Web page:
Force-Placed Insurance Companies, Banks Face Regulators and Homeowners Over Policies

Lawyers & Settlements Doyle alleges that when her homeowners’ insurance lapsed, her premium skyrocketed from an annual rate of $384 to $2,754. Such premiums, lawsuits and regulators allege, hurt already struggling homeowners and can push them into default. Furthermore, homeowners say they are not given the option of finding cheaper insurance and the force-placed insurance companies have close ties to banks, resulting in high commissions that are not always reported to the borrower.


Is Your Homestead Exemption Bulletproof under 11 USC 522(o)

Bankruptcy Law Network In Florida, your home is truly your castle. We have Florida constitutional homestead equity protection in an unlimited amount. This means that you can file bankruptcy with a two million dollar home (or more) with no mortgage and claim it as exempt, but this doctrine is subject to exceptions when a debtor files for bankruptcy protection.

State's biggest foreclosure-mill fights subpoena for records

Denver Post The Castle Law Group filed its case late Friday in Denver District Court against Attorney General John Suthers to prevent turning over more than 700 e-mails the firm says are protected by attorney-client privilege.


BC Supremes Rebuke Provincial Director Of Civil Forfeiture For Abuse Of Power For Improperly Seizing One Man's Home

"I feel he has a duty of fairness, not to use the immense resources of the state to bludgeon an innocent person," said Blair Suffredine, Liberal MLA for the area from 2001-05.

Home Equity Theft Reporter "In this case I repeatedly asked for fairness and suggested there was a duty. There was no evidence to support any causal link between the assets my client owned and any crime having been committed. The director repeatedly offered to settle for a portion of those assets using the cost of litigating as a justification for us to choose that option."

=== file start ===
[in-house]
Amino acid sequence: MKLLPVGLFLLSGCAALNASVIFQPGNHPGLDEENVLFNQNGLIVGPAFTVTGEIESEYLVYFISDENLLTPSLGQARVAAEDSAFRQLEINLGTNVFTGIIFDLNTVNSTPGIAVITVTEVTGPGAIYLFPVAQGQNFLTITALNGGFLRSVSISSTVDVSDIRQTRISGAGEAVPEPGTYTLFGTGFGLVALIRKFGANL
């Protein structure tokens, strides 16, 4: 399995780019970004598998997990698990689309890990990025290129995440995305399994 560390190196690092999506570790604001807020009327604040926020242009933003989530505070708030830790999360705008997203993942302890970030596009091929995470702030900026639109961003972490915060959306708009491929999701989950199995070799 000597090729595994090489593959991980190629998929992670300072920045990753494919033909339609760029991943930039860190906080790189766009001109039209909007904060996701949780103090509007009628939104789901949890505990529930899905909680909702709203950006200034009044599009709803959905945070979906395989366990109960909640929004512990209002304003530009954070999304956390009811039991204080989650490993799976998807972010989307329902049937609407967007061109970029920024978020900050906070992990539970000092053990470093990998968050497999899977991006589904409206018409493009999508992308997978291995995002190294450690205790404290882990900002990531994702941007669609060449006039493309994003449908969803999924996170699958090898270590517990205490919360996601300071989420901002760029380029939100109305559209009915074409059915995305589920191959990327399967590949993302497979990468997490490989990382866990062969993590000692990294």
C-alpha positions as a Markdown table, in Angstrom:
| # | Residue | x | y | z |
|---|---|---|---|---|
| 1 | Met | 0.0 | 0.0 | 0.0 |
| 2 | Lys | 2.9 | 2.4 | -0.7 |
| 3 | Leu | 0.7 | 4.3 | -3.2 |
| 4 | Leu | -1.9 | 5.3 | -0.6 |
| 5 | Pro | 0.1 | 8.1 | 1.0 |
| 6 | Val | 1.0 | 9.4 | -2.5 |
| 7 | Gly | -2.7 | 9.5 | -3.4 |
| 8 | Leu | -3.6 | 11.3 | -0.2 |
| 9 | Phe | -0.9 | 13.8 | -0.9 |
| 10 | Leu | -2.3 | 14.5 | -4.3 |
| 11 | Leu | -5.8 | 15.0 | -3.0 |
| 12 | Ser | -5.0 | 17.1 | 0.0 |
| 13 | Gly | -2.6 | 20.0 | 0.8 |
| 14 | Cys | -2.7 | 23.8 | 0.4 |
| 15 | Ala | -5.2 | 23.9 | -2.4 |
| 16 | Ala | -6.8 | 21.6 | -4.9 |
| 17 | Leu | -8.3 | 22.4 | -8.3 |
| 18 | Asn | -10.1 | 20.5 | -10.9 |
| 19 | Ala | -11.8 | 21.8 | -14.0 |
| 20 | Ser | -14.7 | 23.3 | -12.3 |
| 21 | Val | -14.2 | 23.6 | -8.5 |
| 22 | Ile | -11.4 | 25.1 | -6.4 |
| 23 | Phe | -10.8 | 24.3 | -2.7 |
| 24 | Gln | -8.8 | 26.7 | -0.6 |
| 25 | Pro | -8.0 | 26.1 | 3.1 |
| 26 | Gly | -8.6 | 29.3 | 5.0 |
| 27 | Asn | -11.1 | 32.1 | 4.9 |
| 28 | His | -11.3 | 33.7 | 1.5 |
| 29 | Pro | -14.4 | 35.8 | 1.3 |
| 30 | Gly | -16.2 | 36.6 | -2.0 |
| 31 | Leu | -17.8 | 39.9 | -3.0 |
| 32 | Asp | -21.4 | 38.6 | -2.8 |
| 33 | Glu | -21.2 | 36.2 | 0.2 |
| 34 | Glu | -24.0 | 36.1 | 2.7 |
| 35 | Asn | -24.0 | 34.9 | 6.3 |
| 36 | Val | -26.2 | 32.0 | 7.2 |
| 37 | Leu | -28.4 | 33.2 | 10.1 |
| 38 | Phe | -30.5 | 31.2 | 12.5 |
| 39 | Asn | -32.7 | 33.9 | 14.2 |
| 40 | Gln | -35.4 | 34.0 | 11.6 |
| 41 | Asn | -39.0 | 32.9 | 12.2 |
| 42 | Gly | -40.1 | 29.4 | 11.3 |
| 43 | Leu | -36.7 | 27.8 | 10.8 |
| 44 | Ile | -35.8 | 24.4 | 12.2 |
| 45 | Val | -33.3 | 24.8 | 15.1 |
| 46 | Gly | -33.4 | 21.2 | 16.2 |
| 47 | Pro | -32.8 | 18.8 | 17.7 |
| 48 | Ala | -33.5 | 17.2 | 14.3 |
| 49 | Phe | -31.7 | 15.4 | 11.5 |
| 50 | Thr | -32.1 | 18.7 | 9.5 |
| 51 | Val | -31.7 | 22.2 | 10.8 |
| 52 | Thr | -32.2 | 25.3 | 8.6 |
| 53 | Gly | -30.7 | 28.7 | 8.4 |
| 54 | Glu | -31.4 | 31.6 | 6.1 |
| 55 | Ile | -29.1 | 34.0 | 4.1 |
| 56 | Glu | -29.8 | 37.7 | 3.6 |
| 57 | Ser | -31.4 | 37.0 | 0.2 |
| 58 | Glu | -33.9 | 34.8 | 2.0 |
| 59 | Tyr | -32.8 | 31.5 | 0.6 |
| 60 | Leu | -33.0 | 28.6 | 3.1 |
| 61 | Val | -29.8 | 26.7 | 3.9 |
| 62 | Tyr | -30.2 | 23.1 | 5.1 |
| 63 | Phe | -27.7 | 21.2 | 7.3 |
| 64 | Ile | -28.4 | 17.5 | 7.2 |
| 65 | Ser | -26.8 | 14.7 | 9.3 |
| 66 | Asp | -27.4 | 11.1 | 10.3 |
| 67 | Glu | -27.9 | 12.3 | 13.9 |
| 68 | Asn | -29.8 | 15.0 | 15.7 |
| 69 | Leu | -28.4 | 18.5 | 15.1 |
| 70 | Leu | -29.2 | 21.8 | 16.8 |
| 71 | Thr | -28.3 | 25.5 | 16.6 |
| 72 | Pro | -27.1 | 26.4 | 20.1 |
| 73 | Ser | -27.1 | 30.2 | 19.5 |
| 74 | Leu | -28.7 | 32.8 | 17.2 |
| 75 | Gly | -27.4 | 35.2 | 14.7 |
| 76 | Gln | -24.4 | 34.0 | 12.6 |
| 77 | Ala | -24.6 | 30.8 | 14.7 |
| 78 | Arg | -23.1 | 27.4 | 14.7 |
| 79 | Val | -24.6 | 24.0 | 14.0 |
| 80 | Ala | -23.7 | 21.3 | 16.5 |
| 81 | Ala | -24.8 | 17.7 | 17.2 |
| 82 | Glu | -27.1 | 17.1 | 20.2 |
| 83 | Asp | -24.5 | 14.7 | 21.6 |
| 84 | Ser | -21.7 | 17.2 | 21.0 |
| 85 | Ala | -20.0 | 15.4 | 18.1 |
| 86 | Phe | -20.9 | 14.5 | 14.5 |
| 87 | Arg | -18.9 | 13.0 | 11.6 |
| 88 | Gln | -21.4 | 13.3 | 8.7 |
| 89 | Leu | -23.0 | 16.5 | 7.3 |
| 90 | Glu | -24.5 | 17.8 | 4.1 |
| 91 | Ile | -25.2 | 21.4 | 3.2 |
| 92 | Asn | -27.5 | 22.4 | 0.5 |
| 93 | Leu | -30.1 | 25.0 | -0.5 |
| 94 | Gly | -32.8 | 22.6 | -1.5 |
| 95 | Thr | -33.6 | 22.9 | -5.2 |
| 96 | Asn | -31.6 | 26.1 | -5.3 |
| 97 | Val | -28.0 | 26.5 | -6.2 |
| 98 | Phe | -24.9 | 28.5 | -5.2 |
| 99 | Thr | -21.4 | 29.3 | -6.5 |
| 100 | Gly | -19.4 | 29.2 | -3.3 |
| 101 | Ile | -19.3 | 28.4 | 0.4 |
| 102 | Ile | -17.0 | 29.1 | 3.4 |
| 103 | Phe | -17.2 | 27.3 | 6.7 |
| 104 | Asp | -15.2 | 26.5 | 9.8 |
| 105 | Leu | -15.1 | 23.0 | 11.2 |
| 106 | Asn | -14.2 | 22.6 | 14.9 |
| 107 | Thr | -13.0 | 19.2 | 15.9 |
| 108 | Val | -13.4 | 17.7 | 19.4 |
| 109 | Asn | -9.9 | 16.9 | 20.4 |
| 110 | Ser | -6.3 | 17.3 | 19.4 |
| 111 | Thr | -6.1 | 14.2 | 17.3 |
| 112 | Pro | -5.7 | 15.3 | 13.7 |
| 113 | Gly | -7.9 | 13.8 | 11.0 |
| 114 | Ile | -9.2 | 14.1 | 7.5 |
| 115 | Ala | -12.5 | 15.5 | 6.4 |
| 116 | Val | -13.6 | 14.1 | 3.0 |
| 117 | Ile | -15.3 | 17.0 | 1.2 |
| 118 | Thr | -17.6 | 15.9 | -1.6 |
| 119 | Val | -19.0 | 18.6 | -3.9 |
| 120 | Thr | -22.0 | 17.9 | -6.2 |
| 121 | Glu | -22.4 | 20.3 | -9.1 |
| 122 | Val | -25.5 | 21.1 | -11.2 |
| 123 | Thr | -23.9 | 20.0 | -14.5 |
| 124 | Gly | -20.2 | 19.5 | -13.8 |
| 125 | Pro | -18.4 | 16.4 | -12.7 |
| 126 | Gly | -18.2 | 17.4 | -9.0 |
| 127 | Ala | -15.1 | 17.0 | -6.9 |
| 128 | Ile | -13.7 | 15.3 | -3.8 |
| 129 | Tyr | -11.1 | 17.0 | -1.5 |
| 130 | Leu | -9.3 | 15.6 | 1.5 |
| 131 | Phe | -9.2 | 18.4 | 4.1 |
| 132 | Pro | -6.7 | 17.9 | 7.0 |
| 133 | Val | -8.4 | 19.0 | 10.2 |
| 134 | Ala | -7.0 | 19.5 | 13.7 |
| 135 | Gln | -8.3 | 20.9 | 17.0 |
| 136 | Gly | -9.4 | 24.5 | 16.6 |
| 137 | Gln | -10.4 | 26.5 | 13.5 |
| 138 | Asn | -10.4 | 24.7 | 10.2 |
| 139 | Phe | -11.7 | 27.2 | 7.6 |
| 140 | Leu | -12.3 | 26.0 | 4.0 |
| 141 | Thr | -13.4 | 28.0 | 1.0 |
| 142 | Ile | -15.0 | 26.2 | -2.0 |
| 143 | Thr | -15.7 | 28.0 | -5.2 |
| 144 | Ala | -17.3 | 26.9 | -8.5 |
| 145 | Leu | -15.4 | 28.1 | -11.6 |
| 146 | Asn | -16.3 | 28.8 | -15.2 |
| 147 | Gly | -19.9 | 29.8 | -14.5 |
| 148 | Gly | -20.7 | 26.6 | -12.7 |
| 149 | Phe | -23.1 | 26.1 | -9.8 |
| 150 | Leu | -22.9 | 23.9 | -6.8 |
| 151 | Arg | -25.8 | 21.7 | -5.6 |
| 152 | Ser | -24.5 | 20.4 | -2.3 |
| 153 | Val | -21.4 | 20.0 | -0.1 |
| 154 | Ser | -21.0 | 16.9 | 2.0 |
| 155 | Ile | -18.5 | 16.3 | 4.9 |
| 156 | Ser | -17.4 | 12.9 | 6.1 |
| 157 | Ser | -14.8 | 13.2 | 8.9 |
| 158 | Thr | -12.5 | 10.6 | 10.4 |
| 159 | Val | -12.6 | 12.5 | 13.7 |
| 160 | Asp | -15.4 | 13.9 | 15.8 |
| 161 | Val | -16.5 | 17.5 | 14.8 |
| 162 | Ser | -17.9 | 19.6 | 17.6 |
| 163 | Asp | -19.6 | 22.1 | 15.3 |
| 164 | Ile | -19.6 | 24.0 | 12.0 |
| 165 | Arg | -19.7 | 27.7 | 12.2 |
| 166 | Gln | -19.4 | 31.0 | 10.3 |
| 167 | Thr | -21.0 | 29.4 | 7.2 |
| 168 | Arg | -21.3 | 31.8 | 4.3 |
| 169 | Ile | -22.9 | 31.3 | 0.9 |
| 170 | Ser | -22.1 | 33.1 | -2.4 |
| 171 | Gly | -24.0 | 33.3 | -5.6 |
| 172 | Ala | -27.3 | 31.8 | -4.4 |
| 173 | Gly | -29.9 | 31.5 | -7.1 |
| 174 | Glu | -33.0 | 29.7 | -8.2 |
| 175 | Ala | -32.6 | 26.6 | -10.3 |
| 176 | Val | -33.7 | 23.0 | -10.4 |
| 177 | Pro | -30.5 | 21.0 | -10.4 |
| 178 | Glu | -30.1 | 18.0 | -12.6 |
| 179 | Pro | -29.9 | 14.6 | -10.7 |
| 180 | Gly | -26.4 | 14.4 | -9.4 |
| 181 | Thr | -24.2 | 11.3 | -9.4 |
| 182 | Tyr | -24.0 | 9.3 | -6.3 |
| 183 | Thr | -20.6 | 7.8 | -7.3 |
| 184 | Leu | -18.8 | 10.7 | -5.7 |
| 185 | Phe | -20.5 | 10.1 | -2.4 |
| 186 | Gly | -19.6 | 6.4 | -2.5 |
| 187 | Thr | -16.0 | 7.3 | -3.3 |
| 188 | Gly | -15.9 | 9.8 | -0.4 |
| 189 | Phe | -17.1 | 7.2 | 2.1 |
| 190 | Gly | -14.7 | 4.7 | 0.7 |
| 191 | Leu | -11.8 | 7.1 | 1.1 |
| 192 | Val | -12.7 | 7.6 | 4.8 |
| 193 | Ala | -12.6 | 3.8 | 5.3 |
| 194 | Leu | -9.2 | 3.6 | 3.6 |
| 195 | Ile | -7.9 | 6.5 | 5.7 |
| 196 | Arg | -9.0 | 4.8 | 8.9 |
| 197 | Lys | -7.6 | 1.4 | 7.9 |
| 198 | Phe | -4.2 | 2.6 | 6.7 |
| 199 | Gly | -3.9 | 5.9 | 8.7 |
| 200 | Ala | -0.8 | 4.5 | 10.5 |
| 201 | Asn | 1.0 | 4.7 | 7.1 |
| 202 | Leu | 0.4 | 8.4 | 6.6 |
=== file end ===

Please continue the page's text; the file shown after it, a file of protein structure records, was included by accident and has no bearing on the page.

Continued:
California city's drastic foreclosure remedy: Seizure

CNN Money The California city of Richmond said Tuesday that it's ready to take an extraordinary step in its bid to stop foreclosures -- threatening to wrest mortgages from the investors who now control them.

If the (alleged) holders of the loans, who are mostly investors, refuse to sell by Aug. 14, the city said it will invoke eminent domain to seize the mortgages so it has more control over the process of making them affordable.



Nothing Compared to  the FORECLOSURE RUNAROUND

Woman Awarded $18 Million In Credit Report Case Against Equifax

A federal jury in Oregon awarded $18.6 million to a woman who spent two years unsuccessfully trying to get Equifax Information Services to fix major mistakes on her credit report.

digtriad Julie Miller of Marion County was awarded $18.4 million in punitive damages and $180,000 in compensatory damages, though Friday's award against one of the nation's major credit bureaus is likely to be appealed, The Oregonian reported.

The jury was told she contacted Equifax eight times between 2009 and 2011 in an effort to correct inaccuracies, including erroneous accounts and collection attempts, as well as a wrong Social Security number and birthday. Her lawsuit alleged the Atlanta-based company failed to correct the mistakes.

Former Vice President Of Wells Fargo Advisors And Morgan Stanley Charged In $1.8 Million Fraud Scheme

U.S. Attorney's Office The indictment alleges that Boleancu executed a fraud scheme by forging more than $1.8 million in checks written on accounts of an elderly, widowed client for his personal benefit.

Foreclosure rescue and equity skimming case

Collings v. City First Mortgage, US Bank, MERS

This consolidated case originated in a foreclosure rescue scheme. The trial court quieted title in the homeowners.

COURT OF APPEALS OF THE STATE OF WASHINGTON One appellant, ordered to pay damages and attorney fees, contends a new trial should be granted because the homeowners did not disclose a settlement they reached pretrial with
another defendant. Because no prejudice was shown, we reject this argument.
The other appellant contends it holds a superior interest in the home. But that
appellant was not a bona fide purchaser of the note and deed of trust it
possesses. The judgments are affirmed.



represents the banks

This paper will briefly review the string of Massachusetts judicial decisions over the past several years addressing various aspects of the foreclosure standing question, and will use those cases to “issue-spot” and frame questions that practitioners in every state should consider and perhaps need to answer before moving ahead with foreclosures or to defend past foreclosures in litigation, whether in defense of borrowers’ lawsuits or in eviction proceedings. We will then also survey some notable decisions from other jurisdictions to flesh out the issues and arguments further.

Any order rendered after the death of a party and before the substitution of a legal representative is void.

HSBC v. Brunson